Fri, Feb 19, 2010 : 6:55 p.m.

Voice of Reason, To answer your question, Crabby has (and will) not read the story. The NIMBYs have already made up their mind so the story is irrelevant.


Fri, Feb 19, 2010 : 5:11 p.m.

Crabby, Did you read a single word of the story?


Fri, Feb 19, 2010 : 4:17 p.m.

Well, guess whose fault it is that those grand old houses are "chopped into apartments, poorly maintained with shutters falling off, paint peeling, trash lying around, and back yards full of mud and gravel referred to as off street parking?" Why it's the developer, that's who! Surprise! And why is it that the city allowed that to happen? Where was code enforcement while those houses were falling into disrepair? Did the city fail to inspect the condition of those rentals? It's a lame and insulting trick to neglect the houses and then claim that they aren't worth saving. Every one of those houses could be a beautiful home. A legitimate argument can be made that restoring them would be more appropriate and beneficial to the city than cramming in more student rentals when the market is already saturated. But if city officials allow them to be ruined by a PUD rezoning and buildings wedged behind them you will never have that opportunity.


Fri, Feb 19, 2010 : 3:32 p.m.

What's so bad about a glut of student housing? Sounds like rent would go down and all of a sudden you have affordable housing! YEA!


Fri, Feb 19, 2010 : 3:26 p.m.

With this plan, the developer would not only be spiffing up these properties but adding another 100 years or more to the life of these once-beautiful historic homes. The tradeoff? Shadows on the backs of them in the morning and new buildings that you can barely see between them as you're driving by. The alternative would almost certainly involve the homes eventually being carted off to the landfill and replaced by big, ugly boxes and surface parking lots. The vast majority of these historic rentals will NEVER revert to being restored single-family homes--ask any property owner in the area. What developments like this do is take pressure OFF current single-family homes from forever becoming student rentals. Aging can really suck for both people and buildings, and it takes a lot of money and effort to counteract it. Let's not stick our head in the sand. This developer is giving downtown businesses, the taxpayers, and the neighbors a great deal. Let's take him up on it before he changes his mind.


Fri, Feb 19, 2010 : 2:06 p.m.

I walk by these houses almost daily and I have to say that, to me, they aren't beautiful, old, lovingly maintained homes. They are houses chopped into apartments, poorly maintained with shutters falling off, paint peeling, trash lying around, and back yards full of mud and gravel referred to as off street parking. I could see fighting for the status quo if these were well tended and cared for homes, but they really aren't. The only argument that makes sense, to me, in this thread is that there soon promises to be a glut of student housing. What happens if occupancy is too low to make this viable? Also, can we please dispense with the "affordable housing" anchor? I ask yet again: how many "affordable" units that developers have been forced to build downtown are in use by the people they were supposed to be for? Does this "work" or is it just to make people feel warm and fuzzy?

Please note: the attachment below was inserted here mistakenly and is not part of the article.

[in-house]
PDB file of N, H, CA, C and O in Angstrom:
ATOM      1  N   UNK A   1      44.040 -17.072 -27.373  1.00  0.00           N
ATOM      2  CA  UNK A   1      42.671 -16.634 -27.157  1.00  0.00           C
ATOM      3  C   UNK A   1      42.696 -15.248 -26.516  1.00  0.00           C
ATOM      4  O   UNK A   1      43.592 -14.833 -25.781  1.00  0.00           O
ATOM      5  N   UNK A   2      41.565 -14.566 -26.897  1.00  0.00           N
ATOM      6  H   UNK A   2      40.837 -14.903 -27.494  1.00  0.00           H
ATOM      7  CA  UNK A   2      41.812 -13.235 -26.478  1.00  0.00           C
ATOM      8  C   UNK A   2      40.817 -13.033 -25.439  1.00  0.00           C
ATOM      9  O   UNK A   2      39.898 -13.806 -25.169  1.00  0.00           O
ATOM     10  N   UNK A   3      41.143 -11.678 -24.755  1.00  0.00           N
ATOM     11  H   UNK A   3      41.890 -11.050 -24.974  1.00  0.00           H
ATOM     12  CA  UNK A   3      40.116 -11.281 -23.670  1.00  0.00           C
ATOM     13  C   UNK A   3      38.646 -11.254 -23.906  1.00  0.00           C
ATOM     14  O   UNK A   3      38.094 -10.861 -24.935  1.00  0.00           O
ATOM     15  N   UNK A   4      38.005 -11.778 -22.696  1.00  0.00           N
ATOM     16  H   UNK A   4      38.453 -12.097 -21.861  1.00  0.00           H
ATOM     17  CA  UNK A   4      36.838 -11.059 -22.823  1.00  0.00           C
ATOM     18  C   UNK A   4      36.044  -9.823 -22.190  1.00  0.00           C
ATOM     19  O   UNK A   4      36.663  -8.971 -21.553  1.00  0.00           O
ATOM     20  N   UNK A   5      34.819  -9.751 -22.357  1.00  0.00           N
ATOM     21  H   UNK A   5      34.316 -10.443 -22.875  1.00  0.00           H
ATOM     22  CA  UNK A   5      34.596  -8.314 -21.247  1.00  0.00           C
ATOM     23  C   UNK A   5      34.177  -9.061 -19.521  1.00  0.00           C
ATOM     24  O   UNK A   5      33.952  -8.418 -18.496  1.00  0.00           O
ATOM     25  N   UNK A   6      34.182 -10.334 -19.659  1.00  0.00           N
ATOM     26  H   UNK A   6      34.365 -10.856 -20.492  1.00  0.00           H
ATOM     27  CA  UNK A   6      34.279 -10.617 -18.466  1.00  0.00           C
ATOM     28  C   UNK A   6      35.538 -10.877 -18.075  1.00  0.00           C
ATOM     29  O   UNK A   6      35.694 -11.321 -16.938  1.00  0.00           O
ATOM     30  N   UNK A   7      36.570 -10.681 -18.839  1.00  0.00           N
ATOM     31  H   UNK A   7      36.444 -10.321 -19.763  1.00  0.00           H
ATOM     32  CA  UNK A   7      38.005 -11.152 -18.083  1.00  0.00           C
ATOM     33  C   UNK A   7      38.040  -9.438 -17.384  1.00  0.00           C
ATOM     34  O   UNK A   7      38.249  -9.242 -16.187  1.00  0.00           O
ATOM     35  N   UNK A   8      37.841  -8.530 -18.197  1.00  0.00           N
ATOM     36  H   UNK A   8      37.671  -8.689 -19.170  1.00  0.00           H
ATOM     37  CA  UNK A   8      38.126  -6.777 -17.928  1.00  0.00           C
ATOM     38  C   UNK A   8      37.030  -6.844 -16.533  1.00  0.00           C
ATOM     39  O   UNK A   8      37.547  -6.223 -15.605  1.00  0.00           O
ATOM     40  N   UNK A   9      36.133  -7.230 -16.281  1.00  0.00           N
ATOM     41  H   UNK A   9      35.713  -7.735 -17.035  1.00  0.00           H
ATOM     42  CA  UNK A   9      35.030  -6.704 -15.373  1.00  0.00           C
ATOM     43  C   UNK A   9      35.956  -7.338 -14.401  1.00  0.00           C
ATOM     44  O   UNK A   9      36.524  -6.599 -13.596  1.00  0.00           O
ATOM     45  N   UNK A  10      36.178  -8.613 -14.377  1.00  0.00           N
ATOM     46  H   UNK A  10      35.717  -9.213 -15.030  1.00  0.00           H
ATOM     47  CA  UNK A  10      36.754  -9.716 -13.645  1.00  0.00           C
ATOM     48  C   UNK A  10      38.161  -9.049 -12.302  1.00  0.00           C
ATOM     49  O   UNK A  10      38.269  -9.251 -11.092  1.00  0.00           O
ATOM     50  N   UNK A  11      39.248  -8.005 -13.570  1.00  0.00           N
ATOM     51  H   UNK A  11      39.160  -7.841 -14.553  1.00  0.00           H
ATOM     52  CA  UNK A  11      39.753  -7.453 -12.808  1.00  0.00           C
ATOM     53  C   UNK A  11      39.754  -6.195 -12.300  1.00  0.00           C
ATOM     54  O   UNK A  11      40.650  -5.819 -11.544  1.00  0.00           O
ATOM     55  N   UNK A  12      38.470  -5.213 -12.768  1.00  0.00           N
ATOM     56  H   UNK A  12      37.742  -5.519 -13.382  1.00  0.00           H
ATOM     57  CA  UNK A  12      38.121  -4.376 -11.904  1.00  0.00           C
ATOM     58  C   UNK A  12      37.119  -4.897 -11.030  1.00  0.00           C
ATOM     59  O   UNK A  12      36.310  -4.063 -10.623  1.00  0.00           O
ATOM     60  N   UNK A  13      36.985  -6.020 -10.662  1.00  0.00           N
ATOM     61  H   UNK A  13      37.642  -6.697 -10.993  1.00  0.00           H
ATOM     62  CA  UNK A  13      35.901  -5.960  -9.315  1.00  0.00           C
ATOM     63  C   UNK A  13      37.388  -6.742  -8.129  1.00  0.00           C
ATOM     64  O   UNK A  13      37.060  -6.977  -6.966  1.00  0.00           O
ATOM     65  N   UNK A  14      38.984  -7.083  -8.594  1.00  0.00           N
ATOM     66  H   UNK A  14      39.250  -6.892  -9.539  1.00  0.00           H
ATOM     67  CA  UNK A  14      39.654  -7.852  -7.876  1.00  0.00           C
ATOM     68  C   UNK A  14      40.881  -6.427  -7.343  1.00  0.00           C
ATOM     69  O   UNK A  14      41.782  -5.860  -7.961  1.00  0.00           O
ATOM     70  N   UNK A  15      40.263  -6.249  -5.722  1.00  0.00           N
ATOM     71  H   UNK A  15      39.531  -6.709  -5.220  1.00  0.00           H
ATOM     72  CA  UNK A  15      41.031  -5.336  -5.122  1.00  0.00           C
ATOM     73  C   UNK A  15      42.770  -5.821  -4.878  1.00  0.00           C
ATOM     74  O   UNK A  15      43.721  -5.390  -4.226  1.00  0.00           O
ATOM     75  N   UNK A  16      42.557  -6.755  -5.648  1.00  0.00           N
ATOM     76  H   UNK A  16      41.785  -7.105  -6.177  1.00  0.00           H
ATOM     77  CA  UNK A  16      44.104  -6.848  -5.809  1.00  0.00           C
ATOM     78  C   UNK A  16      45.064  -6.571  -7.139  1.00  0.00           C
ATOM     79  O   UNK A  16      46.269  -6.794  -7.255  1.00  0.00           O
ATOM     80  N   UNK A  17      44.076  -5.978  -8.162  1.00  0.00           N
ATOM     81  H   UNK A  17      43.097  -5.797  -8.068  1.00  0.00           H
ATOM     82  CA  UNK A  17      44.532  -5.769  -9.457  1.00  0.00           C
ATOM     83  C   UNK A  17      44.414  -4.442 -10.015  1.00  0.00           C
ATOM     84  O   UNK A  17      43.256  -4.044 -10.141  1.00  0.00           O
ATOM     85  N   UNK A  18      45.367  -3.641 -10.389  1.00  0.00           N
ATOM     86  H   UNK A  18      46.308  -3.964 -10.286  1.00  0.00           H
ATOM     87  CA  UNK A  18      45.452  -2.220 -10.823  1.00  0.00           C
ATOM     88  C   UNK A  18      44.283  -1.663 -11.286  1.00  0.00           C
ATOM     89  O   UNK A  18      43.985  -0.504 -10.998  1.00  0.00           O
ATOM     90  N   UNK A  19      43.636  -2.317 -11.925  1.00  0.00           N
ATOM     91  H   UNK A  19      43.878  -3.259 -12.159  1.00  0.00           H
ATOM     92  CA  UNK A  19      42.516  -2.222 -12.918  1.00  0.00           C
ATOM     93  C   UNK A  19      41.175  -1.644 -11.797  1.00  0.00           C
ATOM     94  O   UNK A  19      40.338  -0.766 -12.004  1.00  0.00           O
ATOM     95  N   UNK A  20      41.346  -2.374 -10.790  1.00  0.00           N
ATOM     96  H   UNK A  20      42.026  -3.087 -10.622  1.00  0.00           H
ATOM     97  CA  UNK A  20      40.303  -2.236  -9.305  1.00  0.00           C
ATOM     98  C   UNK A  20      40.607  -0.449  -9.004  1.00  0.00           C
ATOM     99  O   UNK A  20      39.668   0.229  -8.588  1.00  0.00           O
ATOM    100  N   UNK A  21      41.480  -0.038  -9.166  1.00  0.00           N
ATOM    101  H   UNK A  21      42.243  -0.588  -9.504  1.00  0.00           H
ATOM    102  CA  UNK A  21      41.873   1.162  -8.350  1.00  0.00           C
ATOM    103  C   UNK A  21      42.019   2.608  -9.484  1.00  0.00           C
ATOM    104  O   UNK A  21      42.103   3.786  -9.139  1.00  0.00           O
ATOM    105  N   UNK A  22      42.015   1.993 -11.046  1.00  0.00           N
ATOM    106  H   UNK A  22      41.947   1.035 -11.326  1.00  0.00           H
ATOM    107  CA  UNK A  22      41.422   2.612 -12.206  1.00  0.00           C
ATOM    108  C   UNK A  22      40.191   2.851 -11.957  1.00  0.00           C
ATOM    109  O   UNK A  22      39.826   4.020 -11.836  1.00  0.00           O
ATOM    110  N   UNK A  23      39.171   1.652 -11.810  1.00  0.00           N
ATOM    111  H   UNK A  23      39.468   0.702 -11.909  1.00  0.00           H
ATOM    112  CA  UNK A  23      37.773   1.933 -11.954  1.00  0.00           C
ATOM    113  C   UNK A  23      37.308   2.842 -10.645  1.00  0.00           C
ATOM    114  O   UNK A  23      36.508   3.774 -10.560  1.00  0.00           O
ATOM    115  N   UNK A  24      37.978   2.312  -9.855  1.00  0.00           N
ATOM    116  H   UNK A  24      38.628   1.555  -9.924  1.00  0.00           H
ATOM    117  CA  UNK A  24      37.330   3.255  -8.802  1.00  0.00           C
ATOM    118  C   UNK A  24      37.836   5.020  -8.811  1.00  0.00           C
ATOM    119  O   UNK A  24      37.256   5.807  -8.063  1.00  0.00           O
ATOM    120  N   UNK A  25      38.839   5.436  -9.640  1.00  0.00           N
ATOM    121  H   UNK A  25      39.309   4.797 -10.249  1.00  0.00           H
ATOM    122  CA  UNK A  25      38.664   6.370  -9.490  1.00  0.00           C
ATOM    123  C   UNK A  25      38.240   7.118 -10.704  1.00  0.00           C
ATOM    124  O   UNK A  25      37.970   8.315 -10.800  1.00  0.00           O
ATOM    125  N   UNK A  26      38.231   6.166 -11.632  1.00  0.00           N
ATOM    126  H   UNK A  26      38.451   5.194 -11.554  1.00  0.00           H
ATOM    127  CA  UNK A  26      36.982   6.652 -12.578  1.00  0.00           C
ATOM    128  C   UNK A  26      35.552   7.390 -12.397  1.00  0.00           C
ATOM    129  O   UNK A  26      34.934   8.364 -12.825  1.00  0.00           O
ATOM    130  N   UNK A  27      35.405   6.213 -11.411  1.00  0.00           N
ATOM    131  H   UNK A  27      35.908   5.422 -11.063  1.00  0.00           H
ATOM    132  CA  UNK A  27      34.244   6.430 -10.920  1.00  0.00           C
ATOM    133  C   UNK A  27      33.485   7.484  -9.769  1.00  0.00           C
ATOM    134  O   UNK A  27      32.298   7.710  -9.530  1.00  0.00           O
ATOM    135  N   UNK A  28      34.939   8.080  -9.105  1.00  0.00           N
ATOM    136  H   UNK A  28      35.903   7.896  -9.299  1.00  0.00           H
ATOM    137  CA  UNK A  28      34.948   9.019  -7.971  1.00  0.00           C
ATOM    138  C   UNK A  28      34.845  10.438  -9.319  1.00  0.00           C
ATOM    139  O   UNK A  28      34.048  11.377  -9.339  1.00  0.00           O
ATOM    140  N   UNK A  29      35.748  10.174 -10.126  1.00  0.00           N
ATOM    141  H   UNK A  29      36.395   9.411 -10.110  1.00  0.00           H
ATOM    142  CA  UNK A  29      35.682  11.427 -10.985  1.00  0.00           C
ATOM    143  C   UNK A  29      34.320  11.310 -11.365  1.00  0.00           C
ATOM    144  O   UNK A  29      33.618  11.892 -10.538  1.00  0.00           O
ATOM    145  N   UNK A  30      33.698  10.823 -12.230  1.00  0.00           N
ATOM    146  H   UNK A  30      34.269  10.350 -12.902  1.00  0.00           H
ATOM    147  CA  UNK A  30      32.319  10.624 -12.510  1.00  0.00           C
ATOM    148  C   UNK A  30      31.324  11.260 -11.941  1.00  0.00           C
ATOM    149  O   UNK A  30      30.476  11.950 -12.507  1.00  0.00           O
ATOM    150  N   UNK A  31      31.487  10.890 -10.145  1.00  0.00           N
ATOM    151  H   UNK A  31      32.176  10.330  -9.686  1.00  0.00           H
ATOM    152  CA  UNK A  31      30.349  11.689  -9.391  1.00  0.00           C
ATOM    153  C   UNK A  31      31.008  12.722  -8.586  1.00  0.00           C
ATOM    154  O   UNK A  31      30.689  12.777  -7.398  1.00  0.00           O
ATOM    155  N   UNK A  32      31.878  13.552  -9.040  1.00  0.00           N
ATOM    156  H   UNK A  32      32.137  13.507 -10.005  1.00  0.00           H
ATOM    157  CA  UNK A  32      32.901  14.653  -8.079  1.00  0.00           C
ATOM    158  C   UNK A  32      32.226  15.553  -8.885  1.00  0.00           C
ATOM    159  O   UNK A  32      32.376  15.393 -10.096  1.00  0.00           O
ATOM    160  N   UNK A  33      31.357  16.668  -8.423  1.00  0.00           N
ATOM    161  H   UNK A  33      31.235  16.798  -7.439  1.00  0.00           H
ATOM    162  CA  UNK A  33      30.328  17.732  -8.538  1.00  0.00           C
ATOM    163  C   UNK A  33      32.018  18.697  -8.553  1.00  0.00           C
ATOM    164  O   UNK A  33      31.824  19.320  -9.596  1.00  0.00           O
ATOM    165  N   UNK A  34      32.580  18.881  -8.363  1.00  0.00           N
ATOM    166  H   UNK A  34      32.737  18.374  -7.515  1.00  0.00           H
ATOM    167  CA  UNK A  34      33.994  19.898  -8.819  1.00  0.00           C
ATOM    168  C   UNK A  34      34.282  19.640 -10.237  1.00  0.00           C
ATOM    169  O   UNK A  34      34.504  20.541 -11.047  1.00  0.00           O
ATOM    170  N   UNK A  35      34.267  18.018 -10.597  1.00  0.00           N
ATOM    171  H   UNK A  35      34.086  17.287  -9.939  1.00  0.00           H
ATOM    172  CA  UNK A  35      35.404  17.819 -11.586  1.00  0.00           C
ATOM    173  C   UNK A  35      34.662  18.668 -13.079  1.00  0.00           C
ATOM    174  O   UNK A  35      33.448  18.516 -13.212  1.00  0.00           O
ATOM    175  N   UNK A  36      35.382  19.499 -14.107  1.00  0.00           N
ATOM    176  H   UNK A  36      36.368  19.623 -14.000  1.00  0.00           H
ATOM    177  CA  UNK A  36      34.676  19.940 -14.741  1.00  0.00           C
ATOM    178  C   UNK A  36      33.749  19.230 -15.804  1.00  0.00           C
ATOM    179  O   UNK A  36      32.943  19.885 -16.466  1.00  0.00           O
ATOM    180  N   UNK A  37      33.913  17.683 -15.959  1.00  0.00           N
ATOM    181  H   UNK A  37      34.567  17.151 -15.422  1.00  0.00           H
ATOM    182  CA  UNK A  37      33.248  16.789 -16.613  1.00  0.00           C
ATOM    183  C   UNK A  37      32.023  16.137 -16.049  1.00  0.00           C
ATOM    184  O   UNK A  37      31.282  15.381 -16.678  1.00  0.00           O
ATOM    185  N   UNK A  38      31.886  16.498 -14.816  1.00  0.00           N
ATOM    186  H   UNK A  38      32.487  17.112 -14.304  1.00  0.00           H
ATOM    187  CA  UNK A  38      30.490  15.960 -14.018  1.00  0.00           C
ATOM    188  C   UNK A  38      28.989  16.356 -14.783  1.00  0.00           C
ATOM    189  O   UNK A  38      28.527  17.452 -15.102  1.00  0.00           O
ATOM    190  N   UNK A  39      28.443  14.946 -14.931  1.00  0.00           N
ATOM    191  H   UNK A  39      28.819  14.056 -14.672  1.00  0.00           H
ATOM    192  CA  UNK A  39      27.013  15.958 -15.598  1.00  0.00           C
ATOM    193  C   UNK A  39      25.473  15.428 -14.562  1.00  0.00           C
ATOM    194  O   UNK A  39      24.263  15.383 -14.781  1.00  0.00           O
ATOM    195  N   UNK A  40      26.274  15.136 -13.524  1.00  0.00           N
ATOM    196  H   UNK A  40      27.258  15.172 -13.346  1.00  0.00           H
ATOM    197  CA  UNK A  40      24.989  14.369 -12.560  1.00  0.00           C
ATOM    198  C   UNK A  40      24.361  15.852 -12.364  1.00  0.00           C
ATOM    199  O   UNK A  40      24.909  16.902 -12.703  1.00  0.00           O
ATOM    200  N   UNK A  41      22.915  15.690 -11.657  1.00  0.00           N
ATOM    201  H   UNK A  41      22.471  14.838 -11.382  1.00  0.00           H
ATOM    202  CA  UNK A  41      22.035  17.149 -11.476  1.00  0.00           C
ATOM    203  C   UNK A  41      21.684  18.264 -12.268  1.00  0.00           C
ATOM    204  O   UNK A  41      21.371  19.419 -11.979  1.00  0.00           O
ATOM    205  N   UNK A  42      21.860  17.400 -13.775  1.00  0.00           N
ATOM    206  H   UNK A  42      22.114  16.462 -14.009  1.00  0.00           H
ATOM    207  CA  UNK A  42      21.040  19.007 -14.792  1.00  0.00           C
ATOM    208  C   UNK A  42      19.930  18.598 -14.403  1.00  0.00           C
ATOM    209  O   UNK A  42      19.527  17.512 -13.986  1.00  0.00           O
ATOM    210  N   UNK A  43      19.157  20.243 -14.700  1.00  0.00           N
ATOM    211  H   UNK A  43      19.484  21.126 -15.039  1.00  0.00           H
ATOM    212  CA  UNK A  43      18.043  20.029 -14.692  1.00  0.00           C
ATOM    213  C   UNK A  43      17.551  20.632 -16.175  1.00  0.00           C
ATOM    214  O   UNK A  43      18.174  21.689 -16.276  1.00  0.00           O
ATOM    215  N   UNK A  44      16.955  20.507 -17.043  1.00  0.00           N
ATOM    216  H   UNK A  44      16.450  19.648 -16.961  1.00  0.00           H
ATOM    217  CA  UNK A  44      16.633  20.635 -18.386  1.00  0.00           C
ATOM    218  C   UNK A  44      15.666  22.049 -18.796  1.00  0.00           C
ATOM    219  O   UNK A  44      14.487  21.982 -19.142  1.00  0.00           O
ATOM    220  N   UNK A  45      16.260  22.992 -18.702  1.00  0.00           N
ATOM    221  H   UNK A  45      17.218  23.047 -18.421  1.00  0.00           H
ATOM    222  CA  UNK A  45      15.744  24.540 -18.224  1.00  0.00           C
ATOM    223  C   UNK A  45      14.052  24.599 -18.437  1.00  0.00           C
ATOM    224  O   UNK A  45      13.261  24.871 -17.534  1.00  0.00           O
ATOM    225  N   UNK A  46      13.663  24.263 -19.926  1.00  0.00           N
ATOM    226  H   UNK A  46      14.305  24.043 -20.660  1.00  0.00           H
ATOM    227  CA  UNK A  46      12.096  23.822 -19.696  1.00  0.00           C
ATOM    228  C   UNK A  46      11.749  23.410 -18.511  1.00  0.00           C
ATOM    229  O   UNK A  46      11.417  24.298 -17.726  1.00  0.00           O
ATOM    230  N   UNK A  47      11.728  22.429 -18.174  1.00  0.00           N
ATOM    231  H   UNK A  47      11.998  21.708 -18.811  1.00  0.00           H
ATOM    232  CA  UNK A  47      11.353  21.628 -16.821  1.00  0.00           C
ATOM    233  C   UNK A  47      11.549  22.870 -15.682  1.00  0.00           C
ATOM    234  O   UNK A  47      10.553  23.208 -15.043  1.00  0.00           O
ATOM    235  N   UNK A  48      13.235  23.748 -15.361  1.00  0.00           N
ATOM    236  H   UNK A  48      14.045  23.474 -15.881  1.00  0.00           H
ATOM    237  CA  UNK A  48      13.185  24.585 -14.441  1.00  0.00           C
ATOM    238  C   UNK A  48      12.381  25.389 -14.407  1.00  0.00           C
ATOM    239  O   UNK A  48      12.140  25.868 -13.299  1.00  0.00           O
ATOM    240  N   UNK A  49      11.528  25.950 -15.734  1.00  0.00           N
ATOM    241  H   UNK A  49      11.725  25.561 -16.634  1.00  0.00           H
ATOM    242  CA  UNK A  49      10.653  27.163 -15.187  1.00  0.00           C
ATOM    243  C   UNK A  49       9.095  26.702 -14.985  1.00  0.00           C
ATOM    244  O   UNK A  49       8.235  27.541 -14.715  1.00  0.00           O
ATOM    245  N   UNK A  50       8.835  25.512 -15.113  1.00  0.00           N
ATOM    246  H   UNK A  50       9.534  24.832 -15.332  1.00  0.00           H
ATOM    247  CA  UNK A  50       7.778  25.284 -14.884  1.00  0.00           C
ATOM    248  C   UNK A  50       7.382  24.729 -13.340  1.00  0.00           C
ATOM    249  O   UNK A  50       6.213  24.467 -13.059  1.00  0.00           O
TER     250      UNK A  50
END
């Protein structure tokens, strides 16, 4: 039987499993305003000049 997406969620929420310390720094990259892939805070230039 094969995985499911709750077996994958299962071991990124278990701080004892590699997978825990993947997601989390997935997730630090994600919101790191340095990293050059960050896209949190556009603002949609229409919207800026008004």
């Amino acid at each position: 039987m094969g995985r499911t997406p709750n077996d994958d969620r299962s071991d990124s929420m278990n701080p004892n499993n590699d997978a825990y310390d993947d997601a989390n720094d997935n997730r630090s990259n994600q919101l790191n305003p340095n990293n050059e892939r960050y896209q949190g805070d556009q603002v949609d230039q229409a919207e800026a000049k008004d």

Fri, Feb 19, 2010 : 1:50 p.m.

Mr. Whittaker, you embarrassing yourself. "Once again our planning commission has set aside ordinance and code review in favor of having a lovely design Charente with the developer." This is not based on fact, just on your desire to stop progress "Once again they are relying on pretty pictures created by the developer to show his project in a favorable light, instead of analyzing the required, dimensioned submittals. As an administrative body, they have a duty to base their decisions on substantial and material evidence, not cartoons. This is especially true in the case of a PUD, which is the mother of all zoning variances." The article indicates that this was not a formal submission but an opportunity to get feedback from the commission. "What other misrepresentations might be found in these renderings with a little more analysis?" Everyone is out to get the neighborhood - there must be a conspiracy in there somewhere.... "Our planning commission needs to start enforcing the law. If they would do so, it wouldn't be necessary for the neighbors to do their jobs for them, subjecting themselves to name-calling in these forums." I agree with this, the planning commission ignored the law by rejecting the by-right plan in order to make YOU and your neighbors happy. Apparently that wasnt good enough. "It is indeed an improved submittal over City Place, but is has a long way to go before the City can allow it to be stuffed into the backyards of this historic street." Since you are clearly terrified of change and would like to deny the developer/owner of the property his property rights, perhaps you should consider buying the property from Mr. DeParry in order to preserve the status quo.